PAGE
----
• Quint (Robert Shaw) owns the Orca: He is a charter fisherman specializing in shark hunting. He represents the working class: a poorly educated, crude rustic with a strong Down East accent. Quint’s motivations are personal: as a survivor of the sinking of the USS Indianapolis in World War II, he has dedicated his life to vengeance against creatures who killed his shipmates. Considering the condition of his ship and shore facility it seems Quint has turned his obsession into a marginal sort of living.

"I think we need a bigger boat." Perfect example of
middle-class pragmatism from Chief Brody.
(This classic line was ad-libbed by Roy Scheider.)
• Chief Martin Brody (Roy Scheider) is on-board as a sponsor: his efforts financed the expedition. He is ostensibly the protagonist of Jaws— and he is solidly middle class. A former New York City policeman turned town police chief, he is pragmatic, methodical and cautious. A civil servant, Brody is fully enmeshed with the pitfalls and complexity of local government, and spends a good part of the film trying to convince Amity’s selectmen to take the shark threat seriously. His viewpoint on the antagonist is a common one: ignorance and fear. He does not like the ocean, does not go into the water, and is frankly terrified of sharks. However, he displays a common-sense willingness to facilitate, learn and help.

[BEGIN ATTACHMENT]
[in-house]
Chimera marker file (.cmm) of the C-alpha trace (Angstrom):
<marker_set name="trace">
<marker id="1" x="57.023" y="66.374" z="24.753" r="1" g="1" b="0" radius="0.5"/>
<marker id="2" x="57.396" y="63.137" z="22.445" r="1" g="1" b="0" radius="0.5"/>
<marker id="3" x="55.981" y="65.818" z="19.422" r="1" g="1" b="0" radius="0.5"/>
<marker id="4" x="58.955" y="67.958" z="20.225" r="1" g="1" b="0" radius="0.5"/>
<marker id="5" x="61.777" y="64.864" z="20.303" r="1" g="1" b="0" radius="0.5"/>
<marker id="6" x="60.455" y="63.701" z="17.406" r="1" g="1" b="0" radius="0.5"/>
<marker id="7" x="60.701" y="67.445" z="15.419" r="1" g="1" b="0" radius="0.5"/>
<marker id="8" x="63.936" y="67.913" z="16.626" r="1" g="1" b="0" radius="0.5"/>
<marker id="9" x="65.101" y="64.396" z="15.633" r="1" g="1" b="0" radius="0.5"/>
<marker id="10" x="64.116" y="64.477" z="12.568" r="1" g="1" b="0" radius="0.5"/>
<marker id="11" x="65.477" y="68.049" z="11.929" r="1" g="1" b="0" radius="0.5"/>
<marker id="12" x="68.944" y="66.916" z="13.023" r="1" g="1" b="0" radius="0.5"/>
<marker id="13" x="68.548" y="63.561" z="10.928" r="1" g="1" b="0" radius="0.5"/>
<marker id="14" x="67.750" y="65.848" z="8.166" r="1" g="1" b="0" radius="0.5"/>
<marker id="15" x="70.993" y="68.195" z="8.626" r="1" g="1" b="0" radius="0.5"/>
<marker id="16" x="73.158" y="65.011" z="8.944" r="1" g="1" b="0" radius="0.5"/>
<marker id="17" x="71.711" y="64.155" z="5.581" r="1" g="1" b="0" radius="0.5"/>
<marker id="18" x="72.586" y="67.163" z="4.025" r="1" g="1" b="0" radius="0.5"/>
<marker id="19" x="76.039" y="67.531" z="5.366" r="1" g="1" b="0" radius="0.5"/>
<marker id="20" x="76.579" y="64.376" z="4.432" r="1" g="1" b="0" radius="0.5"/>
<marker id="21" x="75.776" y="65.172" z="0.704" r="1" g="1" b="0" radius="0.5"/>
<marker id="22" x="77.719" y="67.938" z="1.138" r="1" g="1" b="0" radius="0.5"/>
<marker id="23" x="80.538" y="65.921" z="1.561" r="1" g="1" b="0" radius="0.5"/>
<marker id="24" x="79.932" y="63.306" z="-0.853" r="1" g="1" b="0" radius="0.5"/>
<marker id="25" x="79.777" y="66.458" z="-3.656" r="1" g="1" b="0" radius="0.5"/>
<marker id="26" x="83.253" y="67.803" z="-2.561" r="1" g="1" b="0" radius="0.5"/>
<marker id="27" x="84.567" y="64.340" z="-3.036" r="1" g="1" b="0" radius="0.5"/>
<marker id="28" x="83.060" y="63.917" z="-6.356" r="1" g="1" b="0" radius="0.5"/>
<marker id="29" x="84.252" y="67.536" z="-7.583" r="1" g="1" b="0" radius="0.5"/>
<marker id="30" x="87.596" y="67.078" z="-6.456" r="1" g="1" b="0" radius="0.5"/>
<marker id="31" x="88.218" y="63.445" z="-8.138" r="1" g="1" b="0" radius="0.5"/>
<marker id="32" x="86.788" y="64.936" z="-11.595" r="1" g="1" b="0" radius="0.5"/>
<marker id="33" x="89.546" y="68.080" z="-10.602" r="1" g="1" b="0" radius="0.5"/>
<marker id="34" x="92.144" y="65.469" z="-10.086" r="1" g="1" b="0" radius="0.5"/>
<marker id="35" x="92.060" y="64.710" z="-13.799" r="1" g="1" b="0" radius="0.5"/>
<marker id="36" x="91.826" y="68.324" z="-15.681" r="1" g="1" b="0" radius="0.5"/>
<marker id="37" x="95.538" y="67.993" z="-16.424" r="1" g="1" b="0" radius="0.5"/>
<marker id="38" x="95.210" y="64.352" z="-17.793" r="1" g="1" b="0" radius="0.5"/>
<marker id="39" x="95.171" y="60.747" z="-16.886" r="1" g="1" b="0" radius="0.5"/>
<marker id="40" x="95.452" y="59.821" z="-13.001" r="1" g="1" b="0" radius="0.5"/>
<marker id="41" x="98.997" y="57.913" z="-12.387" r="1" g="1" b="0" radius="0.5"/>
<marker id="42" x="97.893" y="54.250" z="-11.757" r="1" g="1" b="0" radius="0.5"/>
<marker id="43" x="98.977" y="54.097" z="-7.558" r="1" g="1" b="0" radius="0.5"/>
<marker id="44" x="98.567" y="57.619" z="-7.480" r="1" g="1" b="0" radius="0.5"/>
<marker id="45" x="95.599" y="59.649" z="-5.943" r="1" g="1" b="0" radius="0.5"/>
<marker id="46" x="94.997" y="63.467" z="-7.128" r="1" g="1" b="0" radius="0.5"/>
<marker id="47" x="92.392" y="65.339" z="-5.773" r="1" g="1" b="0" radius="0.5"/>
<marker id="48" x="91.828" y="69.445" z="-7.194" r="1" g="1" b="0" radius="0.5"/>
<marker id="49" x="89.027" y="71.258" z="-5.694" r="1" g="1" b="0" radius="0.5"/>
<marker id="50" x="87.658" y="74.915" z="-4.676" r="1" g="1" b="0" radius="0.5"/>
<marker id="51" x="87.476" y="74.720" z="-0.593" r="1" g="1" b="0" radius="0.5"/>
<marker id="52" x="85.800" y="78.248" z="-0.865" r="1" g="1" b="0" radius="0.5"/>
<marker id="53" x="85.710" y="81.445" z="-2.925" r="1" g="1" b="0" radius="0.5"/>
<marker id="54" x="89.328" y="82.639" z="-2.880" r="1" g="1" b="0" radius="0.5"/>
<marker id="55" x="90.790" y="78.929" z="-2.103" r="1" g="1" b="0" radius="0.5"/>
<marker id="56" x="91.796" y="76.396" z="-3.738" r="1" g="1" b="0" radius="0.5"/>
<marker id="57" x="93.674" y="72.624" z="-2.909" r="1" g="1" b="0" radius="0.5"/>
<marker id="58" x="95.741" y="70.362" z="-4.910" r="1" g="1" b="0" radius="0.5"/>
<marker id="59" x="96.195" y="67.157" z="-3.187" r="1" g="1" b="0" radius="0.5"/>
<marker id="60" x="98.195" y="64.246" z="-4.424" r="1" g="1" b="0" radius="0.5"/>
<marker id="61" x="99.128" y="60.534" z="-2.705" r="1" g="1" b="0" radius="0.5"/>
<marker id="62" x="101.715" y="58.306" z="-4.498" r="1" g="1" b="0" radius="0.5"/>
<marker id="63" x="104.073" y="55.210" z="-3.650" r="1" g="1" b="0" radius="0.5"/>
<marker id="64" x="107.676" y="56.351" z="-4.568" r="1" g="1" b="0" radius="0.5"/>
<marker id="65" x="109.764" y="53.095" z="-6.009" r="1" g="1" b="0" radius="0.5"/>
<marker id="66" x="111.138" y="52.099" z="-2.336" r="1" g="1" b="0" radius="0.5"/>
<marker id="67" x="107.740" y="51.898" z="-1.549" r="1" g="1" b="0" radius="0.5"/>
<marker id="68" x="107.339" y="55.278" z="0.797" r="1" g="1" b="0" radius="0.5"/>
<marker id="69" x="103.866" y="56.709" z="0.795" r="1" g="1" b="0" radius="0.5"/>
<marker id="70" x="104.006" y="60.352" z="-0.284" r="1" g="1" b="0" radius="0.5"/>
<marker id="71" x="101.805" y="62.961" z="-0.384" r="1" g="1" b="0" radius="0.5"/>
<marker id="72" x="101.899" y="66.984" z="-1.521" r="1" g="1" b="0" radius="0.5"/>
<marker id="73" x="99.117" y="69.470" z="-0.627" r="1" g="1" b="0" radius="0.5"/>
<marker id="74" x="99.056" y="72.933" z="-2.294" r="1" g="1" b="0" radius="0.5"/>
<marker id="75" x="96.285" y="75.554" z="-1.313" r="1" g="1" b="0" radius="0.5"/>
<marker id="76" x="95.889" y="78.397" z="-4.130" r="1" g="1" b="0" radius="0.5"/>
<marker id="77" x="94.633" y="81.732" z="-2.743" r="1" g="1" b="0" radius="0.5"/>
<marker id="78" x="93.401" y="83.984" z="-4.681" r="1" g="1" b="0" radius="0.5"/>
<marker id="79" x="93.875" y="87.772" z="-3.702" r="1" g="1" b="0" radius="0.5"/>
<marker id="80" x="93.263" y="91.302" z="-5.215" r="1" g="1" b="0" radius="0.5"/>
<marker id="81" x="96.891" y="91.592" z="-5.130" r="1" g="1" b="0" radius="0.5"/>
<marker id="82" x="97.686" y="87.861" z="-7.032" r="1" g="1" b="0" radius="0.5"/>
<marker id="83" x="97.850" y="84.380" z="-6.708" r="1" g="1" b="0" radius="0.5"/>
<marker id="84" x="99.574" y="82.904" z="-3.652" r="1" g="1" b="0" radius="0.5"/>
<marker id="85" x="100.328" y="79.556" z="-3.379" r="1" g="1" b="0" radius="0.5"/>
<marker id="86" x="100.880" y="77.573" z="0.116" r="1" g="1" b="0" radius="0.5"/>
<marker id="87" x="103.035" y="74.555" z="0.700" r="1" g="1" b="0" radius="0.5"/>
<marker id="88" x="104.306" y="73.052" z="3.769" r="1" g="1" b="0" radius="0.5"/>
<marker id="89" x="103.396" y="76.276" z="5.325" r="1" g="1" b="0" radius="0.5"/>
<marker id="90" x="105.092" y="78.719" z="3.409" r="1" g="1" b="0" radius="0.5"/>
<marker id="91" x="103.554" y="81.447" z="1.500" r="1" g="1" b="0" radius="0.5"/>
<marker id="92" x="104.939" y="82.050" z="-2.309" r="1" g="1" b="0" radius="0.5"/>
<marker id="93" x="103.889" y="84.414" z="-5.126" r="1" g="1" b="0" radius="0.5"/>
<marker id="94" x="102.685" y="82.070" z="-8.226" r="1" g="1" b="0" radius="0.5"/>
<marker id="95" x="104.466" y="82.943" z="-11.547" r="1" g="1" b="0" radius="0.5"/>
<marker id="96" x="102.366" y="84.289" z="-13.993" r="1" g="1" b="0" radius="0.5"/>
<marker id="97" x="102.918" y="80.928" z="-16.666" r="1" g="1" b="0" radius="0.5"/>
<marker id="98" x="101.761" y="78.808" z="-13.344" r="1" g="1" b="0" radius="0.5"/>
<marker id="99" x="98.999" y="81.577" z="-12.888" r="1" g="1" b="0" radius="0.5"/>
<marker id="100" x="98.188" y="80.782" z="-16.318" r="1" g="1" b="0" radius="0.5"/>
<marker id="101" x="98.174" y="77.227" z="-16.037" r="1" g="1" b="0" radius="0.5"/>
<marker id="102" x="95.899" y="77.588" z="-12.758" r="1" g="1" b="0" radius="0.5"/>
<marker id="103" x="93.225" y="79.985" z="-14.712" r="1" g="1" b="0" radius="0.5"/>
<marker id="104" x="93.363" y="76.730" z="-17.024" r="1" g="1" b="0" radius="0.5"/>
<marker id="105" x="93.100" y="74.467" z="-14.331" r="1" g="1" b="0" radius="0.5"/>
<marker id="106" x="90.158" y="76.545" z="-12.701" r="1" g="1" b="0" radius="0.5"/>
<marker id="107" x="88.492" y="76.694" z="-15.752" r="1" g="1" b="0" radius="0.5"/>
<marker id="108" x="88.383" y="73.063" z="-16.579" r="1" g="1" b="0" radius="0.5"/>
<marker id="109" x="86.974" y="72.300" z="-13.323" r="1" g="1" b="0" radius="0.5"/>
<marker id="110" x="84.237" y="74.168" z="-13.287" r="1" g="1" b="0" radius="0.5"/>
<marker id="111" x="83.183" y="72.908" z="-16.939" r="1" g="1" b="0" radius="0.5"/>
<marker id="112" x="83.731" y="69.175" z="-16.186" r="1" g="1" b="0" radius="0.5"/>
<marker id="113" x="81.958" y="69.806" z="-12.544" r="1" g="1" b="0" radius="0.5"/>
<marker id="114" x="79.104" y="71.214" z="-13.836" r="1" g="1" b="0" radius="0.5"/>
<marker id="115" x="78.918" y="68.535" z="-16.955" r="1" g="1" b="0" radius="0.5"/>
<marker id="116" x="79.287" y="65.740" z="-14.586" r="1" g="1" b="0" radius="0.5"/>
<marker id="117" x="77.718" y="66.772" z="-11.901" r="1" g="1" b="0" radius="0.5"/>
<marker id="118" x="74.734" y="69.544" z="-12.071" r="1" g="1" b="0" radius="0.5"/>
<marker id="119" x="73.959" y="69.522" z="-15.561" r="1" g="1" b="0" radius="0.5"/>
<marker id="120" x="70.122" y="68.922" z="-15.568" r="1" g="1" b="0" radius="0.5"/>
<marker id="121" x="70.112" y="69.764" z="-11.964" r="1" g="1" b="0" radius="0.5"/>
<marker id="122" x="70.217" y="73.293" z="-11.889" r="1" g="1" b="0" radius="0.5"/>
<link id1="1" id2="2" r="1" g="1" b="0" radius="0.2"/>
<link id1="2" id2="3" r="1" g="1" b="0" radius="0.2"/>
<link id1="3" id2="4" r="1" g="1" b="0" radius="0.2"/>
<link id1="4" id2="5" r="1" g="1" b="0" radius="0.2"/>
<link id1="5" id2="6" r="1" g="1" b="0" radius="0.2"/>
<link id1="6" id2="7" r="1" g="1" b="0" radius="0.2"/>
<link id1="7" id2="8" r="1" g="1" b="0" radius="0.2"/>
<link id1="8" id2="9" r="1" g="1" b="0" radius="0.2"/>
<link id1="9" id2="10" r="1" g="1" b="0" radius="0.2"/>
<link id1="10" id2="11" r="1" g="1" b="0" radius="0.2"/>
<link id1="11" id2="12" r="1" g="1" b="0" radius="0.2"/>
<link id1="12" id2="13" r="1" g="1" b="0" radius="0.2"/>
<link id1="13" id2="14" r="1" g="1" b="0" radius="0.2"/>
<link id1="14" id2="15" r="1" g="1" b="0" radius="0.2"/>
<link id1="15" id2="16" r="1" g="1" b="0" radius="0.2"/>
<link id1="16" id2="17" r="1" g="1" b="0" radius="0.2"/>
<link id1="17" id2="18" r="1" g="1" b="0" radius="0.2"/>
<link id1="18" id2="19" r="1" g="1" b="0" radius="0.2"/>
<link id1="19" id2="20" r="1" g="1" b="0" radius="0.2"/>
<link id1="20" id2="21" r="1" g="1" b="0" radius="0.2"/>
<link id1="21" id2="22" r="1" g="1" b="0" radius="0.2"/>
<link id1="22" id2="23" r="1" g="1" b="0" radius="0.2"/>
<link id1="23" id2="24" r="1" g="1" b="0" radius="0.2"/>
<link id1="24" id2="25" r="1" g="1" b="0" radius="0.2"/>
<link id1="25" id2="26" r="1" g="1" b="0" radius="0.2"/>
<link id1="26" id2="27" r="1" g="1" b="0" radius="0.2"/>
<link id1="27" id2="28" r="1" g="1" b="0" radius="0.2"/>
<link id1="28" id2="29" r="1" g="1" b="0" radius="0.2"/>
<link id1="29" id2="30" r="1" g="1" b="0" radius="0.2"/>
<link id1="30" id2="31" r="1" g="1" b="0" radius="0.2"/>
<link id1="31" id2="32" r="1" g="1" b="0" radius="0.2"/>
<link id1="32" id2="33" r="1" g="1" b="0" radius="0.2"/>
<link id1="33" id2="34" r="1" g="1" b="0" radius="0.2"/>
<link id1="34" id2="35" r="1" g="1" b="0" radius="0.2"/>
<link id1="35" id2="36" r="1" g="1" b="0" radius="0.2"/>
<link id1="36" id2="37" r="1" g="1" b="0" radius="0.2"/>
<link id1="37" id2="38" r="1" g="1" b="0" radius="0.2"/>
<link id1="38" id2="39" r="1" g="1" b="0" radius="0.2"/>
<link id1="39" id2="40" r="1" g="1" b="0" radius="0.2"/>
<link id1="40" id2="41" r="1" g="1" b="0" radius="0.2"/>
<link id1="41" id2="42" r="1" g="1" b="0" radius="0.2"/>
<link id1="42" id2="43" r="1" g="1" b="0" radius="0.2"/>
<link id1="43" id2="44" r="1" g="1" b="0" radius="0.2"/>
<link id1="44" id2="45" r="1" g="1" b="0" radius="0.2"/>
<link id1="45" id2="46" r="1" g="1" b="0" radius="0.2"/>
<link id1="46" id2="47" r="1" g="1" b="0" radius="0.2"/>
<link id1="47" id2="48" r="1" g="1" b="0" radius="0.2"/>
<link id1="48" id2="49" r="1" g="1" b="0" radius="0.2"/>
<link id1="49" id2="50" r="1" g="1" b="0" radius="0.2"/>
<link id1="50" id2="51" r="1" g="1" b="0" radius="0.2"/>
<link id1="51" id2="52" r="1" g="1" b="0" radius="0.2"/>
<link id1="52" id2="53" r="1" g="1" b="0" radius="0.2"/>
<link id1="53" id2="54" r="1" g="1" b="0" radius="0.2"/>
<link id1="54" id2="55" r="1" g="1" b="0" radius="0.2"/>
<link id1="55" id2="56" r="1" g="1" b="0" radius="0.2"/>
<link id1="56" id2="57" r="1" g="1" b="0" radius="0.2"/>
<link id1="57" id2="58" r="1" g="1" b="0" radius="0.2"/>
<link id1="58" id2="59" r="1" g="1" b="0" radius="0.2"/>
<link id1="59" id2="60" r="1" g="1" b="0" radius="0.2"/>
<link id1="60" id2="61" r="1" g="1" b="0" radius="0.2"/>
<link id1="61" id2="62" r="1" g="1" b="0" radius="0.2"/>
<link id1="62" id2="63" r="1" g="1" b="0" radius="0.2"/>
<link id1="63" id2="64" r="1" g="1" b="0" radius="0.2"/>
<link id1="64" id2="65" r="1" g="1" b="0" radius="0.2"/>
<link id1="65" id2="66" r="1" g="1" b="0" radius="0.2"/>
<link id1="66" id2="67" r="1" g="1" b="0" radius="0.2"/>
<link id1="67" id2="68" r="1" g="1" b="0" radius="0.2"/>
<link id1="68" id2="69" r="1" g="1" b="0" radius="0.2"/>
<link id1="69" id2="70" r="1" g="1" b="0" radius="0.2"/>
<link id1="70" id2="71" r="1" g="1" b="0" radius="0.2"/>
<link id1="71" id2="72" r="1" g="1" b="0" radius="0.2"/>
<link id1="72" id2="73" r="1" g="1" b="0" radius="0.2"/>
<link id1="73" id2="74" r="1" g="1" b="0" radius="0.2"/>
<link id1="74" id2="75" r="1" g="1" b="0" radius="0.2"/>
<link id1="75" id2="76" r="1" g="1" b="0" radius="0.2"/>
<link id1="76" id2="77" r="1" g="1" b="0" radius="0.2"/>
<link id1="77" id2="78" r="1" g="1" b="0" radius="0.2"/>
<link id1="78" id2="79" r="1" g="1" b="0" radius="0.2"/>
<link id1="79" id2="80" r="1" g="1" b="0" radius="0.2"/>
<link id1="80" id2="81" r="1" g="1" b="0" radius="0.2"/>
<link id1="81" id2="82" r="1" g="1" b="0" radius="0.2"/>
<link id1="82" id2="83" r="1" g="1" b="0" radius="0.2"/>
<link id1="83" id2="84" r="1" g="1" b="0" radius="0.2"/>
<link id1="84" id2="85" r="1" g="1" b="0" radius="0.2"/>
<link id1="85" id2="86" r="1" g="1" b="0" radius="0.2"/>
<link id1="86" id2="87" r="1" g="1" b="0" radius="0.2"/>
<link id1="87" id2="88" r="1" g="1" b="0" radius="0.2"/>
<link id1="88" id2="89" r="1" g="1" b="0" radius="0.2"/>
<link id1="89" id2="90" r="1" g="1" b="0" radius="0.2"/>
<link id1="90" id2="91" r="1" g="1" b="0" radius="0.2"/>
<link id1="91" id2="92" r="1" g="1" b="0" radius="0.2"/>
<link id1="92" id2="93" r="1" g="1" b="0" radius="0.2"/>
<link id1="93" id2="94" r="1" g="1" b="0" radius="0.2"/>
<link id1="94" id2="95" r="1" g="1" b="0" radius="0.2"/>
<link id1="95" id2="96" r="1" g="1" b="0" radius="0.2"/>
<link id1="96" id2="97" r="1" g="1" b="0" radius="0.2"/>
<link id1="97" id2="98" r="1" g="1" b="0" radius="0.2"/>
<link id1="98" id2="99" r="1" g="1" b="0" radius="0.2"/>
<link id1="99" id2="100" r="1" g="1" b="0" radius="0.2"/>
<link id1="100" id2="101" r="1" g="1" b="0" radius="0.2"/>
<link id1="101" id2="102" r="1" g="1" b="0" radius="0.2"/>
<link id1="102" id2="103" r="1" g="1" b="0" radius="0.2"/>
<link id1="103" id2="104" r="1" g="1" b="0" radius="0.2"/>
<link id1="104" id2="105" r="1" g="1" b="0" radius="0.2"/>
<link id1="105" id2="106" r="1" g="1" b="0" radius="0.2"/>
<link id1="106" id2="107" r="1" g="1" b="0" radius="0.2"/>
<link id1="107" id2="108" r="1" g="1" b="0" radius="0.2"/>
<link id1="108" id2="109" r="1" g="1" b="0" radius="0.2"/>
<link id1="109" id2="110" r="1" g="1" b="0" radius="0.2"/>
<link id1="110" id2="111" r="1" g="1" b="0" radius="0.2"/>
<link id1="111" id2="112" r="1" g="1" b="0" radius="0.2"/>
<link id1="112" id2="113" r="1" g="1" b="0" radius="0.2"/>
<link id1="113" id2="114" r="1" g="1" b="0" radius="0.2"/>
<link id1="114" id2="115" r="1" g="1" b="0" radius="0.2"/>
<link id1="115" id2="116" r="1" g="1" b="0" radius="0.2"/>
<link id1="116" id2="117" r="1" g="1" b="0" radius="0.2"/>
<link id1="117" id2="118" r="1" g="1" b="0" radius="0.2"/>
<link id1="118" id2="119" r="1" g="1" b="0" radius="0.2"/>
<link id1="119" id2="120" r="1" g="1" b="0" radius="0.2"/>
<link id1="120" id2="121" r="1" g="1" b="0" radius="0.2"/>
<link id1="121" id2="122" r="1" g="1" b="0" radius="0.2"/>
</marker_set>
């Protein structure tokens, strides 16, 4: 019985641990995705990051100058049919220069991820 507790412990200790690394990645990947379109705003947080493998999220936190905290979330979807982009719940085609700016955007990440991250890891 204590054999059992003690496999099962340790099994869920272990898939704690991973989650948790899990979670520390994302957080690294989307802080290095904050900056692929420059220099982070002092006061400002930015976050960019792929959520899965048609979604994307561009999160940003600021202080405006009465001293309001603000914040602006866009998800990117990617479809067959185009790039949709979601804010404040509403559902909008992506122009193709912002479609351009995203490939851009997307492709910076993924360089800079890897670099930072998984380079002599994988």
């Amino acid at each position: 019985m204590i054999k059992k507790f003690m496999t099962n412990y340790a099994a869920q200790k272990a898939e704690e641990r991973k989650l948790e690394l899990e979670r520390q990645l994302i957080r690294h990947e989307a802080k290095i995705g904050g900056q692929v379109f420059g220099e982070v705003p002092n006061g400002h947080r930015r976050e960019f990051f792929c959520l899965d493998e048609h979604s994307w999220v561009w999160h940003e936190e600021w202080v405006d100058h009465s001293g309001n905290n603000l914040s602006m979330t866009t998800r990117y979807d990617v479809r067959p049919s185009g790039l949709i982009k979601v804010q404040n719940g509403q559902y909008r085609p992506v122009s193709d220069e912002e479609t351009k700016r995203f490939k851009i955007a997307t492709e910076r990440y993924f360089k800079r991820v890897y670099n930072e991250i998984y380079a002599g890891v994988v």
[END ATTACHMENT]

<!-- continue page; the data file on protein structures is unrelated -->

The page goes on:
With representative of every social class onboard the Orca pursuing the common goal of ridding the fair town of Amity of a rogue Great White it would seem their goals are unified. But there are tensions between each man as much as there are tensions between classes:

The "moment of greatest settled success" of Jaws:
all levels of society literally harmonizing together
before the shark starts taking the boat apart.
Brody and Hooper vs. Quint: As well-integrated members of mainland society, they see Quint as an unhinged, dangerously obsessed yokel.

Hooper and Quint vs. Brody: As experienced seamen and shark enthusiasts, they see Brody as a useless landlubber who has the potential to get into serious trouble onboard.

Quint and Brody vs. Hooper: Hooper has a tendency to be snippy and is constantly suspected of not sharing the primary goal of the expedition: to kill the shark, not study or admire it.